Our weeklong stay in Debut gave us an opportunity to ease into Indonesia, learn a few critical phrases, get accustomed to what’s available in the markets, and reacquaint ourselves with the high-finance feel of the currency, where 100,000 rupiah is approximately $10AUD. We find it easier to do the mental arithmetic to Aussie dollars — knock off four zeros — than the more headscratching conversion to USD, which we haven’t used in years anyway.
Our little town of Debut has very little in the way of shops and supplies so a local taxi or van is in order for a 20 to 30 minute drive into Langgur where an ATM coughs up a maximum of 2,500,000 rupiah, about $175US. The wad of bills challenges the Velcro on my wallet and I have to find alternative ways of carrying money.
The fresh market is typical, and in a few visits we’ve learned what’s readily available — bok choy, tomatoes, eggplant, ladyfinger bananas — and what’s not, most notably mangoes, which we learned are out of season, and much in the way of fresh herbs. Everyone is patient and helpful as we navigate the ways of the marketplace and the language.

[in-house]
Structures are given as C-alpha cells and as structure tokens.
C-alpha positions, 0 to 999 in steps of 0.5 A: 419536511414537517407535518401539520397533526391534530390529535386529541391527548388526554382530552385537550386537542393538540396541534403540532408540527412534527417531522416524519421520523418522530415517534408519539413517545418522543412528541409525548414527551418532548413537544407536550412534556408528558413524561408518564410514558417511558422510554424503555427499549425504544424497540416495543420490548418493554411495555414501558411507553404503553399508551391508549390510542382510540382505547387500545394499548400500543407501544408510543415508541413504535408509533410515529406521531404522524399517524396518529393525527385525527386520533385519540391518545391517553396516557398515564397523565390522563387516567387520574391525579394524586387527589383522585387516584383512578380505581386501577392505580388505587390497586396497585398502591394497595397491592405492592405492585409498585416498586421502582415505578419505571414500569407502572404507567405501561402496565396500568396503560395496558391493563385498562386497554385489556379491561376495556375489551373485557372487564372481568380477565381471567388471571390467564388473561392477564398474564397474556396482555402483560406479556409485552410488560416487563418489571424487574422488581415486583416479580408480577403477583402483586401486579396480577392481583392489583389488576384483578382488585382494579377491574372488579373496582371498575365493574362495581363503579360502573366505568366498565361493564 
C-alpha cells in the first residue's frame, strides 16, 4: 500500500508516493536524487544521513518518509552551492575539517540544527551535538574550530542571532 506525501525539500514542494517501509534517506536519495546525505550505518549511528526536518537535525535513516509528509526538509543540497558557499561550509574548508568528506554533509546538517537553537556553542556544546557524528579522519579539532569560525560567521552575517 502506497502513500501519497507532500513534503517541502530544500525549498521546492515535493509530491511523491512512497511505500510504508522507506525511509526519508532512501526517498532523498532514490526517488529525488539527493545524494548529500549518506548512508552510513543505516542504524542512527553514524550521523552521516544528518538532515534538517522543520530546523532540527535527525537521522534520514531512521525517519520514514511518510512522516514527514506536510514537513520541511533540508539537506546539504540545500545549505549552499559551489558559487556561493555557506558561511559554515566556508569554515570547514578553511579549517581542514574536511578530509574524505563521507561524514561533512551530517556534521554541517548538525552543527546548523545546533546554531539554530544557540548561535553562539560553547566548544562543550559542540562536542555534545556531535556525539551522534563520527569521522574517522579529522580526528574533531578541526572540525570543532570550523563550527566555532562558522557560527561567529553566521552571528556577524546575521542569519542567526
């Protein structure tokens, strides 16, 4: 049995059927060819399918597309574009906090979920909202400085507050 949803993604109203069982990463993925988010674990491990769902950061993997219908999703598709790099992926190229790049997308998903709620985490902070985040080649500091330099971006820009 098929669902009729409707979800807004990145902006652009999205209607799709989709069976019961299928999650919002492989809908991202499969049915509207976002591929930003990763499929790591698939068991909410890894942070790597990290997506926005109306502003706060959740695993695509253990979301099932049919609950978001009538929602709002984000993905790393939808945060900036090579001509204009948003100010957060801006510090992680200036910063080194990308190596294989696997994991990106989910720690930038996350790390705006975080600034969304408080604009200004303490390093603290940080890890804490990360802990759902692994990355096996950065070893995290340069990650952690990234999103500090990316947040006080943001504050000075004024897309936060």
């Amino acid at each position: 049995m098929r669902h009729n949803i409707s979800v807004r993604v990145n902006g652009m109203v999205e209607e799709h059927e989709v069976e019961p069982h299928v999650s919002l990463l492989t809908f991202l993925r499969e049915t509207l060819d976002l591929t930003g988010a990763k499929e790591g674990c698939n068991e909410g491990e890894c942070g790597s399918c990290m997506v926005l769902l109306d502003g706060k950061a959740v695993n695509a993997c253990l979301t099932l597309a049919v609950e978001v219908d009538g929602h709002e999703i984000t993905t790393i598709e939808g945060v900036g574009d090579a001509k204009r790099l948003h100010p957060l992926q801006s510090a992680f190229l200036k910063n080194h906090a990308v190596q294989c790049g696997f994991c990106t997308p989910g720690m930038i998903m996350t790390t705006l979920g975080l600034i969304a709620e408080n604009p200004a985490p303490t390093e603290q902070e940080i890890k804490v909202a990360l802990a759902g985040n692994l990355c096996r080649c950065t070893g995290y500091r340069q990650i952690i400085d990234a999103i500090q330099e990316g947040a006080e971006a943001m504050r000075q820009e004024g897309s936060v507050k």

The big surprise for me is how difficult it is to find vegetarian food in restaurants. During our sojourns into town, and also at our rally dinners, there isn’t much in the way of food for me to eat, and when I ask if vegetarian food is available I’m met with puzzled looks. This is not what I expected in Indonesia and I’m hoping it’s just the case in these particular islands, where fishing is the dominant industry.
We stayed behind the day much of the fleet departed for our next stop because I wanted to catch up on laundry and get the boat more organized after the passage from Australia. We also wanted to walk the road along the shore to see more of the village and stretch our legs a bit before heading back out to sea.
Everyone wants a ‘selfie,’ by which they mean either they want us to take their picture or they want to take our picture with them. We’ve posed for more photos than we can count.
And now it’s time to go, a little less than 200 miles west, to a destination that Jack has dreamed of for decades.